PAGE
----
Tropical Cyclone Sidr had been moving slowly north and gathering power as it drew closer to the coastline around the Mouth of the Ganges. However, in the hours before landfall, according to the Joint Typhoon Warning Center, the powerful Category 4 cyclone lost strength and picked up its speed. As of November 16, peak winds had fallen to 110 kilometers per hour (70 miles per hour) and the storm was moving inland at 50 km/hr (30 mph).
The Moderate Resolution Imaging Spectroradiometer (MODIS) on NASA’s Terra satellite acquired this photo-like image at 11:35 a.m. local time (6:05 UTC) on November 16, 2007. The storm appears to have no particular organization, dramatically different from just one day earlier, when it was an unmistakably powerful cyclone.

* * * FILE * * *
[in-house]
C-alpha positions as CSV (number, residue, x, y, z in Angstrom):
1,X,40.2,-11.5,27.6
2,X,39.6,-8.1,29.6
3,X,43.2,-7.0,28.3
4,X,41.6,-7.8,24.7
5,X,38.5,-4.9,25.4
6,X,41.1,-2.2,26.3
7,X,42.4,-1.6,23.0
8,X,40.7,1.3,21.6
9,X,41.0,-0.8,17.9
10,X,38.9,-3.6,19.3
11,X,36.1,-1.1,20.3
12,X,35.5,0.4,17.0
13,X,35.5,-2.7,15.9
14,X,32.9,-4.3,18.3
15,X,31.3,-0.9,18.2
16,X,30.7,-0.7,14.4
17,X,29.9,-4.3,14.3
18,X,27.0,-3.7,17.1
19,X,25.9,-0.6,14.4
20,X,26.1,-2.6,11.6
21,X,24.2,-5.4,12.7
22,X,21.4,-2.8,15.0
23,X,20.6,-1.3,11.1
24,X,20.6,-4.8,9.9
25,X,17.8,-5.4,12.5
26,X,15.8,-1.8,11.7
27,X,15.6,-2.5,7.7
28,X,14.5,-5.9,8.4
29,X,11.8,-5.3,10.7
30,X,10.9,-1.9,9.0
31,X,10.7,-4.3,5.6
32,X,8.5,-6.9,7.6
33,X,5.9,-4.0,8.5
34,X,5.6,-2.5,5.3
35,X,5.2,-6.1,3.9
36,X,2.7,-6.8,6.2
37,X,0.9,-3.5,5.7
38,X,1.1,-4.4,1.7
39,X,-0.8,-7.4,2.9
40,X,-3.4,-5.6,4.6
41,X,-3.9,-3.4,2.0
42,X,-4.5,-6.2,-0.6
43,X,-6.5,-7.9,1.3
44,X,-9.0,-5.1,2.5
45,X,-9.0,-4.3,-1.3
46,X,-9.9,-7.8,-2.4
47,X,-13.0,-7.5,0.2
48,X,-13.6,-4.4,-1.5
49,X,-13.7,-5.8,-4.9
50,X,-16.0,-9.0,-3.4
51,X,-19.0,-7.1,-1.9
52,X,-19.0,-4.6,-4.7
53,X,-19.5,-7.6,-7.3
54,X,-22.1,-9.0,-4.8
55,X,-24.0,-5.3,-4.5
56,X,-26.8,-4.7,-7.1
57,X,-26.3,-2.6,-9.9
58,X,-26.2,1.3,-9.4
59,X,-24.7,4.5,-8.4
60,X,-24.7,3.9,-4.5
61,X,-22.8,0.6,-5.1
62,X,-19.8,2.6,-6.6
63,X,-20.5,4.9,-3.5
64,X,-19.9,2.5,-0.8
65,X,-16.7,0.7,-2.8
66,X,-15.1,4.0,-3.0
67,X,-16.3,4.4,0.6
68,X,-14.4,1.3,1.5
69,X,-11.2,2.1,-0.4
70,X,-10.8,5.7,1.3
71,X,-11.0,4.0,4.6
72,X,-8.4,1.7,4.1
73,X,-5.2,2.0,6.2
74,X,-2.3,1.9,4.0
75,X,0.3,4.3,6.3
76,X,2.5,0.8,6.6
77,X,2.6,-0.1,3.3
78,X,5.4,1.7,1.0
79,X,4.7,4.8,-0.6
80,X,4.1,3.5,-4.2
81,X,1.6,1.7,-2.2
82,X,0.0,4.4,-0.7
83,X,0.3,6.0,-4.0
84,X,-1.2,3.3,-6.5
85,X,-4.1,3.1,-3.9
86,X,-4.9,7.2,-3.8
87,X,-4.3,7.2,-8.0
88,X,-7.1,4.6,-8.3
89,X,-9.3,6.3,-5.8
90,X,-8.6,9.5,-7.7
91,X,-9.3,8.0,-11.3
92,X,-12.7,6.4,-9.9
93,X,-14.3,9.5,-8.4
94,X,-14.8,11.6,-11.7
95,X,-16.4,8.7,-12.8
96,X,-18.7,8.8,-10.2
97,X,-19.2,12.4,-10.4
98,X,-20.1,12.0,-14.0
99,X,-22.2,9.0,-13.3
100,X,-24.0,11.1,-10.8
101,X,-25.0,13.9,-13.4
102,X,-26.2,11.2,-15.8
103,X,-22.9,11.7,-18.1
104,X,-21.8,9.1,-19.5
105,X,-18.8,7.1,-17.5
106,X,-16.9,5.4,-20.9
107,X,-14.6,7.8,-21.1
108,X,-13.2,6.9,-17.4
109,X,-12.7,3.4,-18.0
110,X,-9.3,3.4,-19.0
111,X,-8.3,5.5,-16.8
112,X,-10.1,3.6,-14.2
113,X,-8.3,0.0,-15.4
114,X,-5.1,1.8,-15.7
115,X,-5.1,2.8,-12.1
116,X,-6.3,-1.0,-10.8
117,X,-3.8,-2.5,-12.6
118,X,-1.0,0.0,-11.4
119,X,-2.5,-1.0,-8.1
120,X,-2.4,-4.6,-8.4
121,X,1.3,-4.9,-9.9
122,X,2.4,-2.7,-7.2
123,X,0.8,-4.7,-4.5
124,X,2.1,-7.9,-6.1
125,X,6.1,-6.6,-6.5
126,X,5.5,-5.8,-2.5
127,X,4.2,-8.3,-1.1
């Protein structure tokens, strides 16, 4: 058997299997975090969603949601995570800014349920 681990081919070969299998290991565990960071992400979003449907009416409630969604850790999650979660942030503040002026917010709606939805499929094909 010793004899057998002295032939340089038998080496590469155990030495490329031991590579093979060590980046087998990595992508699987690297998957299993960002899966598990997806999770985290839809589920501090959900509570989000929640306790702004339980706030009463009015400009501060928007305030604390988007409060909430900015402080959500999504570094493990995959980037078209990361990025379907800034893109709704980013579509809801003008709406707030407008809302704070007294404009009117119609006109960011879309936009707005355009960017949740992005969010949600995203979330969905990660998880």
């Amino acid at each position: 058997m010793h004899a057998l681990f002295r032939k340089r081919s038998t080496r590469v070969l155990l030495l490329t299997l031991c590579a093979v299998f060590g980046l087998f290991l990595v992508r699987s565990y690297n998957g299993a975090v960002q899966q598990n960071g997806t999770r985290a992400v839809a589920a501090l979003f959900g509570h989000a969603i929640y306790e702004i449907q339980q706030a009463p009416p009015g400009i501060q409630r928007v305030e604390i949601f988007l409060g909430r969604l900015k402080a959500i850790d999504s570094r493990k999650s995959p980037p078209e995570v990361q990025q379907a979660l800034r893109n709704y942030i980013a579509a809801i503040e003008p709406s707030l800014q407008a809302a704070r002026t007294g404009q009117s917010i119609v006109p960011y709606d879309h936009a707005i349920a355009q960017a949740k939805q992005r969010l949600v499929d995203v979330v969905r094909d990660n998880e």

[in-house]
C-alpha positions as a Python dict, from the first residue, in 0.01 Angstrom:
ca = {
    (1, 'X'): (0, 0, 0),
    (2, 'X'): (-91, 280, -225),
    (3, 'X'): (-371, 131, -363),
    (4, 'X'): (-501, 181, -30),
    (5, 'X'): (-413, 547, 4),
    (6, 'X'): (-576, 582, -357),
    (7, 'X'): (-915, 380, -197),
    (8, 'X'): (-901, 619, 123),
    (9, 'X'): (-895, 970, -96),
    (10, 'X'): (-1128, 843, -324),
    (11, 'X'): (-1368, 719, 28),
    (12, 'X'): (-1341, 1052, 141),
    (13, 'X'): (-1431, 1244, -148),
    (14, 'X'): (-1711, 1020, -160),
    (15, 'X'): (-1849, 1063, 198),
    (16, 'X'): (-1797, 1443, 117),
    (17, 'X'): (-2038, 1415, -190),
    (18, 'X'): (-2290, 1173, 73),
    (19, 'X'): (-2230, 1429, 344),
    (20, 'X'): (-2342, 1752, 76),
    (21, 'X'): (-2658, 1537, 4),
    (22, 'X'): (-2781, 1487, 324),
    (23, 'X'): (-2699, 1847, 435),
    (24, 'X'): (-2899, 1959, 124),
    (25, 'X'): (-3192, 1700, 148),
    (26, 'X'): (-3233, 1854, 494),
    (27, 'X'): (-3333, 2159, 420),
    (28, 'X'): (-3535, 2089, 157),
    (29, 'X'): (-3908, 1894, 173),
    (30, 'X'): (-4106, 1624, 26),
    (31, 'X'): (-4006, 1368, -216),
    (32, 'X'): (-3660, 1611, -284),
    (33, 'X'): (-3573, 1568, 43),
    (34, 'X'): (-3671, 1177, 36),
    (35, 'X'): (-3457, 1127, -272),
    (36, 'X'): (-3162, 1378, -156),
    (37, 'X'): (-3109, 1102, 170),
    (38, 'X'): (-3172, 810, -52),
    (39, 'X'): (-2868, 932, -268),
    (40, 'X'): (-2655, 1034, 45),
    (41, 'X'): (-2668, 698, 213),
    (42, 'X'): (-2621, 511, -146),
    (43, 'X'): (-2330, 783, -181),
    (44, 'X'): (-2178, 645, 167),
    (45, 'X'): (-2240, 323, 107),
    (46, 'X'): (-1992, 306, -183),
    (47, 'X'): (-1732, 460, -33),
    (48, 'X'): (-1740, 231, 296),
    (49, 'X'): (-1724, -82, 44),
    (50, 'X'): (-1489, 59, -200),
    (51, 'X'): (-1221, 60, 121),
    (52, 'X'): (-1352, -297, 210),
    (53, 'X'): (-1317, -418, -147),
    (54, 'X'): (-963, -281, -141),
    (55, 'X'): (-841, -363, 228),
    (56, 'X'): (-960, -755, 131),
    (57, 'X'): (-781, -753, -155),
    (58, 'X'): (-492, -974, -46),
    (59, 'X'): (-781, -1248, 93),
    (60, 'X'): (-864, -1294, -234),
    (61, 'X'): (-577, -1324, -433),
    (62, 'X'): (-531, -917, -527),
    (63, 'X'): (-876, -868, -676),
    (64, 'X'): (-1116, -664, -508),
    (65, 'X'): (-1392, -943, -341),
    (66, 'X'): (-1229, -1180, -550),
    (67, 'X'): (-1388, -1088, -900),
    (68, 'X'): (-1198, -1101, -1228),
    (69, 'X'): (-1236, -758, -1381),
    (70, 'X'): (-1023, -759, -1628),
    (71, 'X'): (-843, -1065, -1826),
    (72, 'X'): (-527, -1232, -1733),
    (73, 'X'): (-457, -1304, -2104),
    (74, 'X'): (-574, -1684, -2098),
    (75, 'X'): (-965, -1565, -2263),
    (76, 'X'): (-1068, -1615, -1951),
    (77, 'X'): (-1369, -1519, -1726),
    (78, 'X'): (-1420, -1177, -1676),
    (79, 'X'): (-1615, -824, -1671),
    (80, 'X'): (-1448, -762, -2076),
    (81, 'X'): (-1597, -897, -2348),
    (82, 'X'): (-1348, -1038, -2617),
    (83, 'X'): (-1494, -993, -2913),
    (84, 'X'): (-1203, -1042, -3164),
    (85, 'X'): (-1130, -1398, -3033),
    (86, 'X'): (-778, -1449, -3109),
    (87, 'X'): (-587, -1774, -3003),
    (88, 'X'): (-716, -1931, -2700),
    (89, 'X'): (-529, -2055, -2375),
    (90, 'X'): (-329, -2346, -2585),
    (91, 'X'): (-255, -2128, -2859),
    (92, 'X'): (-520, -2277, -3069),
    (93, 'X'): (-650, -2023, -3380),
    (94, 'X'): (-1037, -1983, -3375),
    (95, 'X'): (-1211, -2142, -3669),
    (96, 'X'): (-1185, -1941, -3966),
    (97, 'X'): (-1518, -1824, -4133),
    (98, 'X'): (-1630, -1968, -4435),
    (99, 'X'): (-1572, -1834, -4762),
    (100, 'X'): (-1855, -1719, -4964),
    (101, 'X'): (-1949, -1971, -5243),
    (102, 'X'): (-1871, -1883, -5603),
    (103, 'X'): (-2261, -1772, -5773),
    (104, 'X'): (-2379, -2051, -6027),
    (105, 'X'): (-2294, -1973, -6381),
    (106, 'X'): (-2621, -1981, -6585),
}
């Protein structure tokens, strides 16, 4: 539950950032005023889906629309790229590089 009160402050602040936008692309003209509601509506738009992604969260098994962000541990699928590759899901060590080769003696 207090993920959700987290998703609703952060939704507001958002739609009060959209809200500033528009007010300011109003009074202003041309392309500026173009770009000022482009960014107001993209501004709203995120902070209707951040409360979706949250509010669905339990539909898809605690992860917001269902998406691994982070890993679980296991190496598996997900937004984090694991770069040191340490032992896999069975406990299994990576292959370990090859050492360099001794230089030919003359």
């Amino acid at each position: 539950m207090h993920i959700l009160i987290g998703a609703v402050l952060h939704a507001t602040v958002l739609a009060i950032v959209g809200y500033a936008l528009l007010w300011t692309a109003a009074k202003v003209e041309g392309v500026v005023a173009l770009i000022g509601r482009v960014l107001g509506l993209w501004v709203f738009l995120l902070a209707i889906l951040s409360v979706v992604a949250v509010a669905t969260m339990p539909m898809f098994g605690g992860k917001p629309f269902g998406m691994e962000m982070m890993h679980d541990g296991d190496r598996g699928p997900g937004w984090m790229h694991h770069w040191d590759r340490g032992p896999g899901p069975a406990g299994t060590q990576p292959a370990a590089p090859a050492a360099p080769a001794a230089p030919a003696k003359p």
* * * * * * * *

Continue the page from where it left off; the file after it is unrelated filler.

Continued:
As of November 16, sources such as the International Herald Tribune were reporting casualties from Sidr of perhaps 200 people in Bangladesh. India was largely spared from the storm. Evacuations had removed hundreds of thousands of people in both countries ahead of the storm. The storm surge and rain did flood many areas, overwhelming some protective dikes, burying fields under water, and washing away many mud homes in the coastal area. Power lines were toppled in many areas, and all of Bangladesh was without power for several hours during the height of the storm.
Western Bangladesh, where the storm made landfall, is the most heavily populated low-lying area in the world, with a history of severe causalities from previous storms due to both direct flooding and storm surge. In 1970, a Category 3 storm that made landfall in the same vicinity caused 300,000 deaths and was one of the most deadly natural disasters in modern history. Another 138,000 people perished in 1991 from a similar cyclone.